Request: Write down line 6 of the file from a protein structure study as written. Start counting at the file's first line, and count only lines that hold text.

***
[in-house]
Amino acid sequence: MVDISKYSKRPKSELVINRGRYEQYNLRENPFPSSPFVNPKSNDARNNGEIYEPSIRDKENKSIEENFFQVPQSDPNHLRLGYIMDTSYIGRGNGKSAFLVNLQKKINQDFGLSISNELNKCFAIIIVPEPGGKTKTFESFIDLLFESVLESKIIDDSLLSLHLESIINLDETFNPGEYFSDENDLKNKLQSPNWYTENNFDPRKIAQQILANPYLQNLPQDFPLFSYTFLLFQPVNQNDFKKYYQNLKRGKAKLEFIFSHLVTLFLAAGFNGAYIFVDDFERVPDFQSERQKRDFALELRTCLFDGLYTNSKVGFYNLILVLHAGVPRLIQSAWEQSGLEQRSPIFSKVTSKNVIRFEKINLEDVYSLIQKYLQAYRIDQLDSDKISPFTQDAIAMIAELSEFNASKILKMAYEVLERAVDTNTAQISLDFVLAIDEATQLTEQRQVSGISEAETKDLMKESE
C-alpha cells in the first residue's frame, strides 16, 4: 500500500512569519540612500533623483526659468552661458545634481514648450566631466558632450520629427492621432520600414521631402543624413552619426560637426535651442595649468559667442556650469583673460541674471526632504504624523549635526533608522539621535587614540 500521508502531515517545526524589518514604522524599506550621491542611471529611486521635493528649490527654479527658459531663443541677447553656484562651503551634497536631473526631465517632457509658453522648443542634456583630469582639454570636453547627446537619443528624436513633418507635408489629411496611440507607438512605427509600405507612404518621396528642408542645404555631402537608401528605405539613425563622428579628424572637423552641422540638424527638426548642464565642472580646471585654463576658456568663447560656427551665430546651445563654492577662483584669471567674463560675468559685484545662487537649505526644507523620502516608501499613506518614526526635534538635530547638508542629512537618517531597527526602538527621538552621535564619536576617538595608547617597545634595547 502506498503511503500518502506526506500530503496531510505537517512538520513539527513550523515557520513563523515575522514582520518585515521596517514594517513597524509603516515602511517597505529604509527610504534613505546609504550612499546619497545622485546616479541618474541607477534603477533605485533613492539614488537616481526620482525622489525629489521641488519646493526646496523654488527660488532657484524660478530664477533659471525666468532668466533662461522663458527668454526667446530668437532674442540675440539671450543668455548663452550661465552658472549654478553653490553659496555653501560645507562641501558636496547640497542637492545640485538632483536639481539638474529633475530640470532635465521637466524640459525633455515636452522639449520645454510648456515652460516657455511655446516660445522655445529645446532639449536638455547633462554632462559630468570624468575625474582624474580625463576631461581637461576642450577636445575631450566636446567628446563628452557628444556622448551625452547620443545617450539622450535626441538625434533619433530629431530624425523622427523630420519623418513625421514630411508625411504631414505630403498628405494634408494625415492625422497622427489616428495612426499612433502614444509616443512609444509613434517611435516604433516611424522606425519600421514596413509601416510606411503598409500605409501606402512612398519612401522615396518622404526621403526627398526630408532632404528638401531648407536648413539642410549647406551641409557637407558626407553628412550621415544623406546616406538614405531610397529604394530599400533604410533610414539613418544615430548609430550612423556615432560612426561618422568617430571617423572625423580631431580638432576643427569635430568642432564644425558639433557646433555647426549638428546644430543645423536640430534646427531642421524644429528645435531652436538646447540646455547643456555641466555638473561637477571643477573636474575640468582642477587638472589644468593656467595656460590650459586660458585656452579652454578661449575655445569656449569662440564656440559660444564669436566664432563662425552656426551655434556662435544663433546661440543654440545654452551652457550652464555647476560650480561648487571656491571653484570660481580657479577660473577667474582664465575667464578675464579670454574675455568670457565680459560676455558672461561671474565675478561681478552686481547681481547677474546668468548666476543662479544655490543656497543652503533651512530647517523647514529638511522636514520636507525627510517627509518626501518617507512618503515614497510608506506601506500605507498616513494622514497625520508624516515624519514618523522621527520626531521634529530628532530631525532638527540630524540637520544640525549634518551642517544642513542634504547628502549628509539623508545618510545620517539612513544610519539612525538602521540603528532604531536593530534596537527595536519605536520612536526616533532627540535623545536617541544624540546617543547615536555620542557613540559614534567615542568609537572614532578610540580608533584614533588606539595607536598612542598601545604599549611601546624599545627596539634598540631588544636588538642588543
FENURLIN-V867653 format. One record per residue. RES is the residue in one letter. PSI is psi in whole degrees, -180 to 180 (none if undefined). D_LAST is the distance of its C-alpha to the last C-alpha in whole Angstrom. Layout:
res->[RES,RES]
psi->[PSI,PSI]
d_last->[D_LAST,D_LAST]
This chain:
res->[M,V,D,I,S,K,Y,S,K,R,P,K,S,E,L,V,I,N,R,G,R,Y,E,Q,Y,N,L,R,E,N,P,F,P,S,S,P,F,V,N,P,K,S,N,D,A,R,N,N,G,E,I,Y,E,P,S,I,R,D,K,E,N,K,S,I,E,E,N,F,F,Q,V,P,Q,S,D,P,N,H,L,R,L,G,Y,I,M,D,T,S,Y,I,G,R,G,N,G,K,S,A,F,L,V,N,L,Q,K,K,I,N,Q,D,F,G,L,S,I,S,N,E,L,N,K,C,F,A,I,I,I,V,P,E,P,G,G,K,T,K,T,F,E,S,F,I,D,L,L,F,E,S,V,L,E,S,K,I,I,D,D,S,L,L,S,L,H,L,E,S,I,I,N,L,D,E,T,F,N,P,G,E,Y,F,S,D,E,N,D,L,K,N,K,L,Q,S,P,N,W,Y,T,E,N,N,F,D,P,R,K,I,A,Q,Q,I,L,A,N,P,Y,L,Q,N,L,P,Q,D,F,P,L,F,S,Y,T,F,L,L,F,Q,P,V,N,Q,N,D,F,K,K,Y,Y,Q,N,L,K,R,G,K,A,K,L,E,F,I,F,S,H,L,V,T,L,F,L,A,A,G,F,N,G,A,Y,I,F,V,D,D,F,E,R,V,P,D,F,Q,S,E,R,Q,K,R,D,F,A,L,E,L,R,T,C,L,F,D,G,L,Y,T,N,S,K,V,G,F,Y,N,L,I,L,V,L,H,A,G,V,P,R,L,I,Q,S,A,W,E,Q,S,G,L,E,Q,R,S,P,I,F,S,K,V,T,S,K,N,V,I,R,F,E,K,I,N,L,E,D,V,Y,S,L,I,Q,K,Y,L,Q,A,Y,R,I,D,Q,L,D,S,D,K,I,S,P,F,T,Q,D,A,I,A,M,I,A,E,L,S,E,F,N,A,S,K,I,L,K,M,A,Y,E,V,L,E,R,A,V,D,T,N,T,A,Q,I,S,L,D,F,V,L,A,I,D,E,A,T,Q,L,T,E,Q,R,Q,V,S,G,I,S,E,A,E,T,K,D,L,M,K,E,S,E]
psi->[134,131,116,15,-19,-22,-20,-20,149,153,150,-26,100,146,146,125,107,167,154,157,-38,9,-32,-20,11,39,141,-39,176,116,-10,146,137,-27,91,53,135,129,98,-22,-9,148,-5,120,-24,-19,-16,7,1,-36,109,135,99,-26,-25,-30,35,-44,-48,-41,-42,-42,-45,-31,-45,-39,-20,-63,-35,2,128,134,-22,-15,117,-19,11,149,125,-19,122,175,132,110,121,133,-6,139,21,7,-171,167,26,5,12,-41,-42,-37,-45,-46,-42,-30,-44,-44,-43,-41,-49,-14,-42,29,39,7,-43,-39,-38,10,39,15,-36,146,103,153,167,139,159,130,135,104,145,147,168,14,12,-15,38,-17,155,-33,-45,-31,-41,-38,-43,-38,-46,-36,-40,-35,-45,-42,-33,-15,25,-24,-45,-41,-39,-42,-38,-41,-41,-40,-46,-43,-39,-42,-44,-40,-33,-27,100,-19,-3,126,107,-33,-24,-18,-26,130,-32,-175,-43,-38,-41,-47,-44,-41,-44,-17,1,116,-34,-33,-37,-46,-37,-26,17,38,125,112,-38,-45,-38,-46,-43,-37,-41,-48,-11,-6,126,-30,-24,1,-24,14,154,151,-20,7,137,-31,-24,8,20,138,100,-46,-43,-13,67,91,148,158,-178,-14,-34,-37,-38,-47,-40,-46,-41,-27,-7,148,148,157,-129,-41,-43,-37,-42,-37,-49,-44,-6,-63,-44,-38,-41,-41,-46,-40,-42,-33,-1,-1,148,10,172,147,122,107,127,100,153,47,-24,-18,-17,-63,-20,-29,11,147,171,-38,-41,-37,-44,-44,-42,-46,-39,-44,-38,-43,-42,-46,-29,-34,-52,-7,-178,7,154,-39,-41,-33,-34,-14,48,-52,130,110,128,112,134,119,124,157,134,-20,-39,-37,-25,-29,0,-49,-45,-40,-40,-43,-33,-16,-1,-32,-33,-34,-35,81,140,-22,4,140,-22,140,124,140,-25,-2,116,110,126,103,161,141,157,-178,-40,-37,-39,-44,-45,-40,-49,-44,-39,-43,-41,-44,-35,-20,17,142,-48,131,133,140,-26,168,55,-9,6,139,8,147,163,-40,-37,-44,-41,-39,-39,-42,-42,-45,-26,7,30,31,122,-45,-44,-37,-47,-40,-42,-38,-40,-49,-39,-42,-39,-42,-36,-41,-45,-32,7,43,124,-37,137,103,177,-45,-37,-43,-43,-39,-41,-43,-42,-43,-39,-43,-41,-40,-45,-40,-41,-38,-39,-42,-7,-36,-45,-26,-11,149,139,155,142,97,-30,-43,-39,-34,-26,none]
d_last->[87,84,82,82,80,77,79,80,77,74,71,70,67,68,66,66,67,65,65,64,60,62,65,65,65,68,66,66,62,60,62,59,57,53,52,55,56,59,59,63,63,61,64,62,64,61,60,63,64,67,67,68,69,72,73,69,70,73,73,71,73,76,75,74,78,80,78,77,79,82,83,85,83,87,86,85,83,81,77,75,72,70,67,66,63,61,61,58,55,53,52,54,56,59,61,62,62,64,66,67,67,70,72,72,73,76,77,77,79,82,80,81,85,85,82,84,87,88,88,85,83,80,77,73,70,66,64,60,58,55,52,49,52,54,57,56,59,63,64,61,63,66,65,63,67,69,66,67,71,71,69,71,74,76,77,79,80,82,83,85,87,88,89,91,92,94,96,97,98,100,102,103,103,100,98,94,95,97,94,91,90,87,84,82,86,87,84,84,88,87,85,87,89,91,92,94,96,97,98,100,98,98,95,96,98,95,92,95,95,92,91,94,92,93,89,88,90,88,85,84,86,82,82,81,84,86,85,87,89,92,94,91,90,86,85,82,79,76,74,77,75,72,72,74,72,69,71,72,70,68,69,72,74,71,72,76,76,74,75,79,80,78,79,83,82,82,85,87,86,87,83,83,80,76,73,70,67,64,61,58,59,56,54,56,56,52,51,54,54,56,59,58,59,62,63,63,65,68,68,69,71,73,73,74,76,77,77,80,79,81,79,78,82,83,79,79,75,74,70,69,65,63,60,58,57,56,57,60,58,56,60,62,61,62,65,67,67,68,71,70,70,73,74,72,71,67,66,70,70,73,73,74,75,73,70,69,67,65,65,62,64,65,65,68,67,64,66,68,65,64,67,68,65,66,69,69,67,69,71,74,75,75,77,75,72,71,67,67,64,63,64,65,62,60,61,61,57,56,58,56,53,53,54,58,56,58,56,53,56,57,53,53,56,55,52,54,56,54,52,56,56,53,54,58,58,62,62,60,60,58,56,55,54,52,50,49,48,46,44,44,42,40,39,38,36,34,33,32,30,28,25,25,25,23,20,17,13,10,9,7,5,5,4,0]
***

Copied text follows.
psi->[PSI,PSI]